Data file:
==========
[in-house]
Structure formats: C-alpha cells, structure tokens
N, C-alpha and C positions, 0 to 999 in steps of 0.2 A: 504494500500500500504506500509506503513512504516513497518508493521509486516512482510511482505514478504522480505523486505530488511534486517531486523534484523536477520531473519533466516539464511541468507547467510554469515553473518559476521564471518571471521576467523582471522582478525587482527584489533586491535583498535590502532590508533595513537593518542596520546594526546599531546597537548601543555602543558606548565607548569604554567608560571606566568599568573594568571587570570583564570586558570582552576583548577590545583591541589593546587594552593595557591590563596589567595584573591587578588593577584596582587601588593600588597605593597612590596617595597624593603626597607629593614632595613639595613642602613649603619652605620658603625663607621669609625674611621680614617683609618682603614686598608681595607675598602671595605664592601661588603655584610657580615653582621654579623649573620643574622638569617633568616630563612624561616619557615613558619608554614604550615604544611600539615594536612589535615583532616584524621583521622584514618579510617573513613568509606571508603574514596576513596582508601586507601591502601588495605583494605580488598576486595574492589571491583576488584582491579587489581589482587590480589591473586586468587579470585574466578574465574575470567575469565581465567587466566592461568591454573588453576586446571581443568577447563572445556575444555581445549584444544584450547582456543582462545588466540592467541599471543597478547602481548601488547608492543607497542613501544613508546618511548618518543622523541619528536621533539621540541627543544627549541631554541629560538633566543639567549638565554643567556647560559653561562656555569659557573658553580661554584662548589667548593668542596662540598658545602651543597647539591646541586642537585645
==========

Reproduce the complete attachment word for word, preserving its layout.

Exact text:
[in-house]
Structure formats: C-alpha cells, structure tokens
N, C-alpha and C positions, 0 to 999 in steps of 0.2 A: 504494500500500500504506500509506503513512504516513497518508493521509486516512482510511482505514478504522480505523486505530488511534486517531486523534484523536477520531473519533466516539464511541468507547467510554469515553473518559476521564471518571471521576467523582471522582478525587482527584489533586491535583498535590502532590508533595513537593518542596520546594526546599531546597537548601543555602543558606548565607548569604554567608560571606566568599568573594568571587570570583564570586558570582552576583548577590545583591541589593546587594552593595557591590563596589567595584573591587578588593577584596582587601588593600588597605593597612590596617595597624593603626597607629593614632595613639595613642602613649603619652605620658603625663607621669609625674611621680614617683609618682603614686598608681595607675598602671595605664592601661588603655584610657580615653582621654579623649573620643574622638569617633568616630563612624561616619557615613558619608554614604550615604544611600539615594536612589535615583532616584524621583521622584514618579510617573513613568509606571508603574514596576513596582508601586507601591502601588495605583494605580488598576486595574492589571491583576488584582491579587489581589482587590480589591473586586468587579470585574466578574465574575470567575469565581465567587466566592461568591454573588453576586446571581443568577447563572445556575444555581445549584444544584450547582456543582462545588466540592467541599471543597478547602481548601488547608492543607497542613501544613508546618511548618518543622523541619528536621533539621540541627543544627549541631554541629560538633566543639567549638565554643567556647560559653561562656555569659557573658553580661554584662548589667548593668542596662540598658545602651543597647539591646541586642537585645